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Six clubs reject behind closed doors scheme, is that enough to scupper it?

By Tony Attwood

One of the fundamental parts of the Premier League’s plan, rather oddly named ‘Project Restart’, (why does it need a name, and if it does, why not just “Resuming the fixture list”?) is that the matches would be played (or as the journalists now say in a desperate attempt to get their word numbers up to the level that the editor requires “played out”), behind closed doors at “around eight to 10 neutral venues” (which I suppose means anything from seven to 11).

This is in response to the issue, first raised here as it happens , that some fans would deliberately come to the stadium in order to celebrate together, while watching on little screens (as opposed to “big screens” as the media like to call them.)

Now what the Telegraph said in relation to all this is that this process would include a rule that “no team would play a match at their home stadium, as the league attempts to ensure that fans do not gather in numbers outside grounds where their teams are playing.”

Well, there’s a problem.  Just as we had to point out the problem of playing games at the club’s own stadium, the fact is that these matches would be played at a time when a vast number of supporters are a) bored out of their minds due to lockdown and b) not yet back at work so with tons of time.

Now of course, self-evidently, I don’t know your position, but I find myself normally putting about £100 worth of fuel in my car each week.  I filled out the car, by chance, just as lockdown was announced on March 23, which is something like 41 days ago, and I still have 95% of my tank full.  During that time I would normally have spent about £600 on fuel.  (And in case you are wanting to report me for galavanting around and using 5% of my fuel tank, that was used going to the supermarket).

So I am £600 better off, and am bored out of my mind.   As it happens my response would not be to drive to Manchester or somewhere equally bizarre and stand outside the stadium while the game continues inside, but I know quite a few people who would.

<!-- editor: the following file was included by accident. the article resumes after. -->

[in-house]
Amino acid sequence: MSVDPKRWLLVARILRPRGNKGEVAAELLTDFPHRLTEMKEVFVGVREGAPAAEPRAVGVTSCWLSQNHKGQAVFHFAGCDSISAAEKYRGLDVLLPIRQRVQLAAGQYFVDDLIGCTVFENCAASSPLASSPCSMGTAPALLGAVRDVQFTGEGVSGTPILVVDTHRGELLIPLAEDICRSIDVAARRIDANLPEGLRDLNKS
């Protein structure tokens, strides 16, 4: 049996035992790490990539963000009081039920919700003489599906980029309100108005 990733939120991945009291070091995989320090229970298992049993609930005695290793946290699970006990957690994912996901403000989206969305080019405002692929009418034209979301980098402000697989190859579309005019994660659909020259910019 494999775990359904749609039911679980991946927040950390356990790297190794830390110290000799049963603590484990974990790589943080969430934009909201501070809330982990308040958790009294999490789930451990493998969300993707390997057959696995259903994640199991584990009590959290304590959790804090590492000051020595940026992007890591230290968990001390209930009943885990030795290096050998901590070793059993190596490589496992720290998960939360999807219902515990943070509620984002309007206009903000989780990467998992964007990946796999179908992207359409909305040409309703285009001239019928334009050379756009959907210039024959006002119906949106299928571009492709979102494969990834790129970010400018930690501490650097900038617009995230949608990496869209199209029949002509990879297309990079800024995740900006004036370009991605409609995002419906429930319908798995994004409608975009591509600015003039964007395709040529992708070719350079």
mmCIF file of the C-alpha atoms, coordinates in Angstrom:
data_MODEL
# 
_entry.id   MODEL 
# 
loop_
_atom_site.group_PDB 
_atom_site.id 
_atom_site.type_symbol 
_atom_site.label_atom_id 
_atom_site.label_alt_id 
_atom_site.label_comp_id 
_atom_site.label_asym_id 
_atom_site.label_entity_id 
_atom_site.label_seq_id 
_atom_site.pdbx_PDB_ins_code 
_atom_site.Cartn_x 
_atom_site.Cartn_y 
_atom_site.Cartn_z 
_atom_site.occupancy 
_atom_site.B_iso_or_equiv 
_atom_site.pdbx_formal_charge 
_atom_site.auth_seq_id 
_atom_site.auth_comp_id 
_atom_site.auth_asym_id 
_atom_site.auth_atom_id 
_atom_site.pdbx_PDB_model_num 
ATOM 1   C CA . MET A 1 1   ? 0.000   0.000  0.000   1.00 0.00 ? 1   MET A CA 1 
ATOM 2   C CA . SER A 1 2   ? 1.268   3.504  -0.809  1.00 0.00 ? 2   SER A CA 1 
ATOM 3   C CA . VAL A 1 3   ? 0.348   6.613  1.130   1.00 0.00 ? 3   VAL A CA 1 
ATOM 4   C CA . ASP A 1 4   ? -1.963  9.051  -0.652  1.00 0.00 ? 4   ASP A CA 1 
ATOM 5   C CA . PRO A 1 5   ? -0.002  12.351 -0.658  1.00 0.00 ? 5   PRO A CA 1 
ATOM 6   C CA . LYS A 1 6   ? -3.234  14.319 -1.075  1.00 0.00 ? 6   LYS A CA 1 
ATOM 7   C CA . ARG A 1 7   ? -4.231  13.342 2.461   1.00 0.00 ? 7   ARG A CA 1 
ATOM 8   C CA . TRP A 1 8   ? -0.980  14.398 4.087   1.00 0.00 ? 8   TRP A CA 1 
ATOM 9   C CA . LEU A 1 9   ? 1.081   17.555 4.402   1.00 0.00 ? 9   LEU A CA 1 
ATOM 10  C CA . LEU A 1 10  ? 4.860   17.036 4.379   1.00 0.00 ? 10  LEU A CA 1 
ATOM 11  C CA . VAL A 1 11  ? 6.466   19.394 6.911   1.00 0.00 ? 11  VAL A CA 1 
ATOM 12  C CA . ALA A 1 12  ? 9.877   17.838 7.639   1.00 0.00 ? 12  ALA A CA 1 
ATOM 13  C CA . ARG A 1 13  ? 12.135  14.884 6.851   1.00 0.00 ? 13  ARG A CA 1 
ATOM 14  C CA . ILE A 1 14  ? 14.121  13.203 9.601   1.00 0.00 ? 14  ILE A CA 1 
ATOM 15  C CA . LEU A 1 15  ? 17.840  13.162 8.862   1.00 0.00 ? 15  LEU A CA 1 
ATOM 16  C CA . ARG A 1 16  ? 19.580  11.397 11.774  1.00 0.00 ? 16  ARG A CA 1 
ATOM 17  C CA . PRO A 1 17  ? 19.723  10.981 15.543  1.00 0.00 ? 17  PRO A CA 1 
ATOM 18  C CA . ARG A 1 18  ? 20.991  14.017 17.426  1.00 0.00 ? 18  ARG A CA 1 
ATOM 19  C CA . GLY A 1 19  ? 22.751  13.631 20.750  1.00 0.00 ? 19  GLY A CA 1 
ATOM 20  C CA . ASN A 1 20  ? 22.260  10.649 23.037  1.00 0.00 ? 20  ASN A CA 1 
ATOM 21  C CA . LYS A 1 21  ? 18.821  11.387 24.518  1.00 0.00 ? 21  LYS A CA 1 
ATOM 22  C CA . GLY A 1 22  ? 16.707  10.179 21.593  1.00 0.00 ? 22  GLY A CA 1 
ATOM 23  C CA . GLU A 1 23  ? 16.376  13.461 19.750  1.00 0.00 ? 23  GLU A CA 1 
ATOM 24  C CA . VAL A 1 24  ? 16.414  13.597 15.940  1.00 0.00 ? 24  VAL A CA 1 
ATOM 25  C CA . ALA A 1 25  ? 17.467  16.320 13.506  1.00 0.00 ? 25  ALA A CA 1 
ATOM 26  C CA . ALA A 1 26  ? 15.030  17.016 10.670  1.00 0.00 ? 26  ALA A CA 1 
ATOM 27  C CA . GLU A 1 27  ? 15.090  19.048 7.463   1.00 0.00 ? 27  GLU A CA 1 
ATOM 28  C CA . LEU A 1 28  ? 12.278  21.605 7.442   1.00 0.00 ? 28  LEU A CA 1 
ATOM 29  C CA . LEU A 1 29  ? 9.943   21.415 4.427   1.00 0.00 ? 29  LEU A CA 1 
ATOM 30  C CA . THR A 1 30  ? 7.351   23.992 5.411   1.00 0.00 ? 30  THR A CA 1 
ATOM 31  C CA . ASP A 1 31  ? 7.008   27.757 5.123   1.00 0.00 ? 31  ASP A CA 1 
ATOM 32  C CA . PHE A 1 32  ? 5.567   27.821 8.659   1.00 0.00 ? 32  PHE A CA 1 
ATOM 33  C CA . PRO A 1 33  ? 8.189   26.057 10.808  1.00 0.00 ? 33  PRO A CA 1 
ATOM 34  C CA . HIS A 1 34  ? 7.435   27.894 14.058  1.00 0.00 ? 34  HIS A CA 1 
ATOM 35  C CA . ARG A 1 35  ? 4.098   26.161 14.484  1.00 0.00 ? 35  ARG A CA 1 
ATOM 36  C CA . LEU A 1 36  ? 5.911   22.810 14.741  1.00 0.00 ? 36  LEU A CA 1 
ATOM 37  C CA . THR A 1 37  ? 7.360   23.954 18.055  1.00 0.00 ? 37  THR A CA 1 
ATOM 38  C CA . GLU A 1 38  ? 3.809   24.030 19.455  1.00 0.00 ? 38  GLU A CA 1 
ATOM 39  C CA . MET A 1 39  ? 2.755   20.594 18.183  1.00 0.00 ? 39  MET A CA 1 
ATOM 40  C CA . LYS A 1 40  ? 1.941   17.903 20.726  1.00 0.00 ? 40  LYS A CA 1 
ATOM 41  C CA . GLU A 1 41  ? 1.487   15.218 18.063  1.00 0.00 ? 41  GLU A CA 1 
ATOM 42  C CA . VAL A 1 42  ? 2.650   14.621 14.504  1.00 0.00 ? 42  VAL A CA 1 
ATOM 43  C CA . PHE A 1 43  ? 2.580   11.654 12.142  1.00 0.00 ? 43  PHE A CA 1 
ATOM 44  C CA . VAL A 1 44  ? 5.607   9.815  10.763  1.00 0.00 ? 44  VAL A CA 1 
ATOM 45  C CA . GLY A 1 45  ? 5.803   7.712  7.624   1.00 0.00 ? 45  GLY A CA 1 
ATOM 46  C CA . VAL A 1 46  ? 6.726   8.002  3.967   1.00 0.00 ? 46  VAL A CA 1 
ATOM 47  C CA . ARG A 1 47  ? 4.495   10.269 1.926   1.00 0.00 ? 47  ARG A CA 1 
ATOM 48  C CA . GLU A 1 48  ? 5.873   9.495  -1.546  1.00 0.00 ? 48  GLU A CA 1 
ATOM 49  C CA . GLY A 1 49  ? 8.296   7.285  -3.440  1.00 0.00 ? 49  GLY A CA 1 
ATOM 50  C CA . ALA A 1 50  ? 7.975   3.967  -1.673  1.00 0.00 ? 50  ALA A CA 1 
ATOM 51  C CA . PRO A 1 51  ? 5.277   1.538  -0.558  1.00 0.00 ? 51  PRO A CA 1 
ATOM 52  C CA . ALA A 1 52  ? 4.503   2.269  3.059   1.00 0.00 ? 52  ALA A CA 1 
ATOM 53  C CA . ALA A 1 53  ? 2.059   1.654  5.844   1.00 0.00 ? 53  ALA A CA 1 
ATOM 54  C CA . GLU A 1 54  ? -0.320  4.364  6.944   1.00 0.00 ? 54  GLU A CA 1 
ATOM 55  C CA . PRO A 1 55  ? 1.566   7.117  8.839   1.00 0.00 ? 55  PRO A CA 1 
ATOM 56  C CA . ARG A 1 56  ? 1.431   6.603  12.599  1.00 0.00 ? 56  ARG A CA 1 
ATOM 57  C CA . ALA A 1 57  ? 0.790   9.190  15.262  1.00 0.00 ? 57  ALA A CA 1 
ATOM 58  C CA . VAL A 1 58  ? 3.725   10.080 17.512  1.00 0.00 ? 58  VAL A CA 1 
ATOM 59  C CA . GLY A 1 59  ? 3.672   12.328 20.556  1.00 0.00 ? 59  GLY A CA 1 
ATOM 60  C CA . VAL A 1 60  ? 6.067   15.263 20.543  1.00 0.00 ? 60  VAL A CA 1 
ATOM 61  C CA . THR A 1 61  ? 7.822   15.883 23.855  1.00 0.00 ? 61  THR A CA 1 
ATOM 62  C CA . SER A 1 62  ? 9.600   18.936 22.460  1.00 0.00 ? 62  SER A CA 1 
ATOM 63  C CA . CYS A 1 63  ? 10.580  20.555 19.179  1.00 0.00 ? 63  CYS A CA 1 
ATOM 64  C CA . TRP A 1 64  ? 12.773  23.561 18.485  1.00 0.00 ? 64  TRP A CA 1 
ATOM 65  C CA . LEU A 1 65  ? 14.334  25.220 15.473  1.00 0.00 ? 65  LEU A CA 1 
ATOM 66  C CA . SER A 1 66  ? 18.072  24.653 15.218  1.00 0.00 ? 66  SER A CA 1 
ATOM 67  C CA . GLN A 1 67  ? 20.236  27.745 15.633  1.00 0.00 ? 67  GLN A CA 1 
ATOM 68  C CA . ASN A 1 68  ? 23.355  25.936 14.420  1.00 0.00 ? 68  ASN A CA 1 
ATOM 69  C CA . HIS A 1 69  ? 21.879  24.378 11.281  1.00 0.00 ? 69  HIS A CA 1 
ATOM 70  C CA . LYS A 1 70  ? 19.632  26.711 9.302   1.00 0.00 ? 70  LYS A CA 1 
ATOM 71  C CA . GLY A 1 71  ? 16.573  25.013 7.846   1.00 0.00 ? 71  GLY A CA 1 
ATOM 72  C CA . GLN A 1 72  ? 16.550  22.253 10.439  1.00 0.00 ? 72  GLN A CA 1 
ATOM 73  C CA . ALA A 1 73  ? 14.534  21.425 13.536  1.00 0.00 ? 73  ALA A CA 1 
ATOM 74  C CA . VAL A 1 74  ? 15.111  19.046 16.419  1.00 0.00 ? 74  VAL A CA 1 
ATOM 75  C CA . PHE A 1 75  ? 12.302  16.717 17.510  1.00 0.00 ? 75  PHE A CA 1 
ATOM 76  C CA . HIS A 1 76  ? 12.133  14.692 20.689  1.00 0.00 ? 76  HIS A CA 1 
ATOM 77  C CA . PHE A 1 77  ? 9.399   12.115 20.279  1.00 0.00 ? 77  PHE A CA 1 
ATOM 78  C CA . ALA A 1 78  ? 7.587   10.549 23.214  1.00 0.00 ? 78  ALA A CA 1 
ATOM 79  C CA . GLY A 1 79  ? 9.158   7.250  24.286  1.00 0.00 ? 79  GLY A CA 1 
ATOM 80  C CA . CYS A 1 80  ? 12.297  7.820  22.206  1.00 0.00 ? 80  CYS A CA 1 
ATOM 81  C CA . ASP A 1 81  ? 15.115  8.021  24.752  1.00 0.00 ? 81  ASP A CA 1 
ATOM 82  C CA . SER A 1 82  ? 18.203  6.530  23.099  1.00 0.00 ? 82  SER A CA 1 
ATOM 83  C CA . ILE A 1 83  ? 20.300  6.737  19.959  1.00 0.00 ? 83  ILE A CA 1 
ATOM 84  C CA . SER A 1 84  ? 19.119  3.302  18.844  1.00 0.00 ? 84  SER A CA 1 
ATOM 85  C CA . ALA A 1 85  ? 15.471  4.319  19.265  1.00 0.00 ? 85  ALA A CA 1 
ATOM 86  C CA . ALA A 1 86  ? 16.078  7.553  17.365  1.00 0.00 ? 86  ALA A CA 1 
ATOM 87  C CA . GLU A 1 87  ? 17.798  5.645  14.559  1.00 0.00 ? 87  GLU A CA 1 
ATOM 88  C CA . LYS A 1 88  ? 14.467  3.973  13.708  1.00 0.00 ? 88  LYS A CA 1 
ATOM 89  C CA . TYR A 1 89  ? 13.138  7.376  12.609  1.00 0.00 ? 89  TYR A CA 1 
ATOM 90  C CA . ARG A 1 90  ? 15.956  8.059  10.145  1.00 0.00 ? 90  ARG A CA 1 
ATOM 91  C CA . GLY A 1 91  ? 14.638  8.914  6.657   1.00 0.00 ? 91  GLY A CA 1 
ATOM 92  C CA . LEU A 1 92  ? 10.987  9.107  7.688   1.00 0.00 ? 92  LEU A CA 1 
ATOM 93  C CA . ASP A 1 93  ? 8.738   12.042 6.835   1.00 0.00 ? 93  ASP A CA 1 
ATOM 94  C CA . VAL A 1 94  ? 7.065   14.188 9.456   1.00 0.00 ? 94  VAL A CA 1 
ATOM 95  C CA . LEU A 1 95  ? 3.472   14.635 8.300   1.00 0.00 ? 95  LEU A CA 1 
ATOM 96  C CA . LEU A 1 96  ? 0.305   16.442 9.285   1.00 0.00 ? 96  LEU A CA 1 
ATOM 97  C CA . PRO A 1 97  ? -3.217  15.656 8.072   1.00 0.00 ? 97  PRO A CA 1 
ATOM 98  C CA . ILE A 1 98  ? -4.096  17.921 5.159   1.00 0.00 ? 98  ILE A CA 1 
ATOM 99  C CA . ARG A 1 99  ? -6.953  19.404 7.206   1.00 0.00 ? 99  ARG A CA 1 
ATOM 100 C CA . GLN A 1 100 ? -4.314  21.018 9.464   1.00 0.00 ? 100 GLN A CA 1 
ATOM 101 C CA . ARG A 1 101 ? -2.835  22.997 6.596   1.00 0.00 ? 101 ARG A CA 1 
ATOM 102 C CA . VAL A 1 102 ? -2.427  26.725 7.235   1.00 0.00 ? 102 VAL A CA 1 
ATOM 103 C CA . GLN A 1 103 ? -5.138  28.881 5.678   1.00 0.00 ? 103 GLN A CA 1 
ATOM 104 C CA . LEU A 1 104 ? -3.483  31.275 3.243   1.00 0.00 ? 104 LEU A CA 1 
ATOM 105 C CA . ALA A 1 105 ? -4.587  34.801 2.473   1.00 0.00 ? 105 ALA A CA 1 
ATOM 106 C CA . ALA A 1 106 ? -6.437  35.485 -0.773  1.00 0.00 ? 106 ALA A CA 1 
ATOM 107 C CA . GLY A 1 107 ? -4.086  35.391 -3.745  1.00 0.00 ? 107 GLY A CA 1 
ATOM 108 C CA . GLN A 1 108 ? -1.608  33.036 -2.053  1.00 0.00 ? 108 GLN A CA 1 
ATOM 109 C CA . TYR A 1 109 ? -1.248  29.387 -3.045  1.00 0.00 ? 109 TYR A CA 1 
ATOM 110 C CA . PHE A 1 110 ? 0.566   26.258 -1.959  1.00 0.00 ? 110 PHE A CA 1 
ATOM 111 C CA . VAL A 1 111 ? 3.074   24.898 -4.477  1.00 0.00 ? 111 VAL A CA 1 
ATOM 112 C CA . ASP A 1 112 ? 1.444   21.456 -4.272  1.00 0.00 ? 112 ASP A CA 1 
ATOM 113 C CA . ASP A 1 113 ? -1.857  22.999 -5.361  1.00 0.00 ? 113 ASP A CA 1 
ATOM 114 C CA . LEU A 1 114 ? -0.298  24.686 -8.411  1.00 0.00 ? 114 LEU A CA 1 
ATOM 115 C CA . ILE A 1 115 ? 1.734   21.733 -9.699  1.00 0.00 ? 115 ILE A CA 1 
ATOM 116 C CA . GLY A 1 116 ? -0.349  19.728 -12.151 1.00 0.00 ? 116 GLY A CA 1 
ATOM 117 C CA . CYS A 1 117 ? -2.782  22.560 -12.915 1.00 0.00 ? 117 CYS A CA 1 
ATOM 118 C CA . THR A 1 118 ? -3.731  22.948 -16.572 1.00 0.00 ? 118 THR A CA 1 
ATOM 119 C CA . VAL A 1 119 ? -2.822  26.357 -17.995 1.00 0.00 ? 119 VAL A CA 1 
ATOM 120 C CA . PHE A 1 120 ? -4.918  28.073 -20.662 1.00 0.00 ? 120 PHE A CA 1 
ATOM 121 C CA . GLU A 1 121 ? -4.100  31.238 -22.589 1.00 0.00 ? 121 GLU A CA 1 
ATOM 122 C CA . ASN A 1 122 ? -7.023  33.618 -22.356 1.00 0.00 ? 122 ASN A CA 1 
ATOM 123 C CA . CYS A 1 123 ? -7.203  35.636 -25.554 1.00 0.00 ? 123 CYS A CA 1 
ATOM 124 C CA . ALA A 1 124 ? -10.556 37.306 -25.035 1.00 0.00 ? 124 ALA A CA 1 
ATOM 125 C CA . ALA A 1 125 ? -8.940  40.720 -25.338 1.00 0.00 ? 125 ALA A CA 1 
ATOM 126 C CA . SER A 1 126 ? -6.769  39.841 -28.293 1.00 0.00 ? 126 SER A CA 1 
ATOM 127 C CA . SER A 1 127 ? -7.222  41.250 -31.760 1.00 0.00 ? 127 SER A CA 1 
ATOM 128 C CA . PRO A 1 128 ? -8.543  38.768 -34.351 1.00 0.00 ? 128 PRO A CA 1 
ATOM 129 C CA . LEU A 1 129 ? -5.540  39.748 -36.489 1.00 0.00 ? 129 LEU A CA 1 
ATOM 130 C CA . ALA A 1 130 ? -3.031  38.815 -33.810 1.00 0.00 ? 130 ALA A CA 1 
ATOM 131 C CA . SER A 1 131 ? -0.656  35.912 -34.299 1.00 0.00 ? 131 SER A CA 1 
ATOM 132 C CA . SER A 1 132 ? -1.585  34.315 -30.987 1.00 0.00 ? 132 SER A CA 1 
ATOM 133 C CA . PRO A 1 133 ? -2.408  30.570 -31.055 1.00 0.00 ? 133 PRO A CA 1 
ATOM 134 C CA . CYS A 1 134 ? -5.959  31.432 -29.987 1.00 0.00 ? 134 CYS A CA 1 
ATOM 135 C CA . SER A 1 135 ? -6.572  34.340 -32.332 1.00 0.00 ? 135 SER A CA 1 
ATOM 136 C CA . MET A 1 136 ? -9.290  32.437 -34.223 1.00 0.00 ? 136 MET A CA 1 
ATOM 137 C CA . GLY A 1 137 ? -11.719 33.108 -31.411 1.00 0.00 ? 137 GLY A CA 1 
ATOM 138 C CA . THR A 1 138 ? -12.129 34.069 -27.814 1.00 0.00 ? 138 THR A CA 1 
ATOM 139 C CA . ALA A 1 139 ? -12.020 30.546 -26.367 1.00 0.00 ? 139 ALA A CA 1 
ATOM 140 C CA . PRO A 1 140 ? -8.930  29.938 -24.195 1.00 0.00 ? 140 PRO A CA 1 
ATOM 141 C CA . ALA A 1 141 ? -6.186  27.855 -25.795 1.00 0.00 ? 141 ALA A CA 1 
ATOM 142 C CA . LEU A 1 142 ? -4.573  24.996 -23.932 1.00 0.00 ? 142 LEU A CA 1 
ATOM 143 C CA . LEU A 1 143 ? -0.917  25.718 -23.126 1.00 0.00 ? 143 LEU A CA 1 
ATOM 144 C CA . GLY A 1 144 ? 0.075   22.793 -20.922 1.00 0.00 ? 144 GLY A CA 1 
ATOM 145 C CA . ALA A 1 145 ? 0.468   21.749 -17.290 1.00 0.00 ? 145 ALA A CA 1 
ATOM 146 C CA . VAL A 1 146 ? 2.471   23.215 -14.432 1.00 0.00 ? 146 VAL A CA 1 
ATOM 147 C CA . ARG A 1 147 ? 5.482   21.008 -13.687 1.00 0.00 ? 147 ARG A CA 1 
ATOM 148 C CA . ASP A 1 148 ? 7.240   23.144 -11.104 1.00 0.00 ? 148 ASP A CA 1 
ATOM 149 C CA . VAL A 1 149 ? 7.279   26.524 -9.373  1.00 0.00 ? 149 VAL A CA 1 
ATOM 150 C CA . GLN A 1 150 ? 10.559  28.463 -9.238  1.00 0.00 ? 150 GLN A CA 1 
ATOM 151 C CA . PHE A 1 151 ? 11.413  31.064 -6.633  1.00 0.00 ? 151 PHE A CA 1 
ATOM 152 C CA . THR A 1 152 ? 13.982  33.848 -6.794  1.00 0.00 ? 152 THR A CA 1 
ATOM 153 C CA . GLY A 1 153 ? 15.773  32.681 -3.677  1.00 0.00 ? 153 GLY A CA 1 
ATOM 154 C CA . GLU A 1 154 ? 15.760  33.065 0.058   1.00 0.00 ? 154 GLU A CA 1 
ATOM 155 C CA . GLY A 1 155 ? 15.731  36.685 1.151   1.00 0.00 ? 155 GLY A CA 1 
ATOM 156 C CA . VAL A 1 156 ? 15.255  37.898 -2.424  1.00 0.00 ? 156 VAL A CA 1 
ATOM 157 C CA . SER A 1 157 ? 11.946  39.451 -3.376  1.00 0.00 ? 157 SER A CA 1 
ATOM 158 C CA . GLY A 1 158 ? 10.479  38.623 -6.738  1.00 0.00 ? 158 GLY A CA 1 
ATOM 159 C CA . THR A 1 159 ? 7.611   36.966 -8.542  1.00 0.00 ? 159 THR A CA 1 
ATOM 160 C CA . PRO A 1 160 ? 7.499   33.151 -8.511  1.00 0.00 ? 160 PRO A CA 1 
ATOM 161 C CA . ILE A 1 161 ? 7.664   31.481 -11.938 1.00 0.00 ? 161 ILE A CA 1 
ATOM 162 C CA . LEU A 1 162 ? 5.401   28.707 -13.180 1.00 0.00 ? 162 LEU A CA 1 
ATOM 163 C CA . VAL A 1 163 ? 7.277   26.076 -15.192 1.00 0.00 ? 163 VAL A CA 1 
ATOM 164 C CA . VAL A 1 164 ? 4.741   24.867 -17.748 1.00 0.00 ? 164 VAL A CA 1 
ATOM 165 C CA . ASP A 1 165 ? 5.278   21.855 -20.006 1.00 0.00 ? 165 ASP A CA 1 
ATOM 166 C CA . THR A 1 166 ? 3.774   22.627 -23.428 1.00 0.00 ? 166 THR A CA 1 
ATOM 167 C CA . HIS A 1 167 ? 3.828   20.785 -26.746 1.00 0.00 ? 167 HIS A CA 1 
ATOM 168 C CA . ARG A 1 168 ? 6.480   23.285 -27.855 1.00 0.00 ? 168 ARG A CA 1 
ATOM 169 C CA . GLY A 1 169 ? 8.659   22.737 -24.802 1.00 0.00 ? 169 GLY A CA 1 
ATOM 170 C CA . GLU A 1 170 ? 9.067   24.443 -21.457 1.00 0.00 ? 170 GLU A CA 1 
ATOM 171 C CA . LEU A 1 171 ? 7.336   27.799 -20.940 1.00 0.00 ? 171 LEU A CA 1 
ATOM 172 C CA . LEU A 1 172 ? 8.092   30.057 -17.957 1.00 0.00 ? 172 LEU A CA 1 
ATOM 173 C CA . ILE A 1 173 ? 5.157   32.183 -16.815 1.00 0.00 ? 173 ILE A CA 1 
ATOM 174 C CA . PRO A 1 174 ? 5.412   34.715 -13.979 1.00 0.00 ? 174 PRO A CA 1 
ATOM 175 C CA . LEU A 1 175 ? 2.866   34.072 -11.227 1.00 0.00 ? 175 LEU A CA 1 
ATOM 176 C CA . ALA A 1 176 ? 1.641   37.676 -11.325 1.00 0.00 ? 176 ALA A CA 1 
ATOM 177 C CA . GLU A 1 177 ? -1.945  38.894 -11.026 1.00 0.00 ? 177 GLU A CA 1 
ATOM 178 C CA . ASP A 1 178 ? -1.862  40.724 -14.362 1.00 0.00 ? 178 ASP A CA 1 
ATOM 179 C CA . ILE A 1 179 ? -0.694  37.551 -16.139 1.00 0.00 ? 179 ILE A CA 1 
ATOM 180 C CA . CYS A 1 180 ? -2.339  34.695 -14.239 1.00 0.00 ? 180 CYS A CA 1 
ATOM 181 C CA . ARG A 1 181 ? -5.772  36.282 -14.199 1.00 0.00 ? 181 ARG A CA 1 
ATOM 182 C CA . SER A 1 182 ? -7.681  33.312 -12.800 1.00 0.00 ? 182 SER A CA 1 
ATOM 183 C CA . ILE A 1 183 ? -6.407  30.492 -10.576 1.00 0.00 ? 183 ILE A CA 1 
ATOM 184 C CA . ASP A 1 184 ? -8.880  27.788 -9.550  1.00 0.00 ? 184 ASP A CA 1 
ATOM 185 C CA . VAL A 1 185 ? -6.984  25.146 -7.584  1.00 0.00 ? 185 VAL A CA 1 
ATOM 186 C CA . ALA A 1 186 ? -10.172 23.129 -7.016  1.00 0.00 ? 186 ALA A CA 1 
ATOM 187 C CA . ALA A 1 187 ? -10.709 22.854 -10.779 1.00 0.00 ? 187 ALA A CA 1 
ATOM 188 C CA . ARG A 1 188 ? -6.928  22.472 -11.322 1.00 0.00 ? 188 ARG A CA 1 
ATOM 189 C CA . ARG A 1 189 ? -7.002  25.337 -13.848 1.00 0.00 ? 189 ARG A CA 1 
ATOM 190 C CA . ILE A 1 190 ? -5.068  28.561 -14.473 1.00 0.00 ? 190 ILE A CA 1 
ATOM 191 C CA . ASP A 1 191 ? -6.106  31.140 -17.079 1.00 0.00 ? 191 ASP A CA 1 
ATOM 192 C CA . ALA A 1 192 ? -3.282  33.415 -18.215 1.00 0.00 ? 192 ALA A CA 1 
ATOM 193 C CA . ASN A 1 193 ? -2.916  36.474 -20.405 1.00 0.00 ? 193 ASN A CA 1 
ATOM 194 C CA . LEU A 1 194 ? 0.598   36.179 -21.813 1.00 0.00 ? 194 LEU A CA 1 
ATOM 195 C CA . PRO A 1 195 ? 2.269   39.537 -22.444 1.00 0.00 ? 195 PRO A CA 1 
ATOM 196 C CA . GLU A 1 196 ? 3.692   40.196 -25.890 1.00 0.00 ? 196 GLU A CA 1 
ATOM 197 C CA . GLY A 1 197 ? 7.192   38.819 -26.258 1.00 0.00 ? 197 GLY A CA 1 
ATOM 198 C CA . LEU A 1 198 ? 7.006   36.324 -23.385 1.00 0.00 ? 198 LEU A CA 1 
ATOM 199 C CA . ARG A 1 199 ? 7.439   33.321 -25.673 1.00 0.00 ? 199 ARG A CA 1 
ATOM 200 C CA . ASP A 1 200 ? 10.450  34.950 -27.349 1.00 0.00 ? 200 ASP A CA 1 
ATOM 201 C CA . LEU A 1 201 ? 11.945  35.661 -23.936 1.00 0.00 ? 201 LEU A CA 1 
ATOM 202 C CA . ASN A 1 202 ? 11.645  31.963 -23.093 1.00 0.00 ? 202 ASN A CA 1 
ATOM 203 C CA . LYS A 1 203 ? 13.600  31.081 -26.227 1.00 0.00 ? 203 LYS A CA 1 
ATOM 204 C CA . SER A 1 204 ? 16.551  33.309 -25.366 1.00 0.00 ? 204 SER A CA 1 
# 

This notion that moving the match would stop people gathering comes about because the English media is still by and large propagating the myth that Thatcher put forward in 1980 that “there is no such thing as society”.   Remove that nonsense from the brain and immediately it becomes clear that people would travel anywhere for the sheer hell of it, just out of utter boredom and the fun of being in a group of like-minded people.

It still remains the fact that the Cyprus solution is the only solution that will work, because fans can be imprisoned at the airport and sent home (and really guys I do not suggest that you hire a small boat to get to Cyprus – I’ve crossed the Med in a big ship and it can be jolly rough on occasions.  It is a lot bigger than it looks on the map.)

Here’s another laugh from the media (this comes from the Express but they may have nicked it from The Telegraph), “The league will select stadiums that are outside densely-populated residential areas, with West Ham’s London Stadium and Manchester City’s Etihad Stadium among those likely to be picked.”

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The Taxpayers Stadium in East London (as it is properly known, at least to all taxpayers since we paid for it and Boris gave it to West Ham while making the rest of Londoners pay for its upkeep), is not in an unpopulated area.  It’s in East London.

But what it does have is a large public area around the stadium where people can gather and where it would be utterly impossible for the police to order dispersal.

Then the paper continues, “The idea is that the league can then protect the welfare of the players and staff involved and also reduce the potential strain on the emergency services, particularly the NHS.”

I mean I know the Express speaks nonsense, but this is off the scale even for them.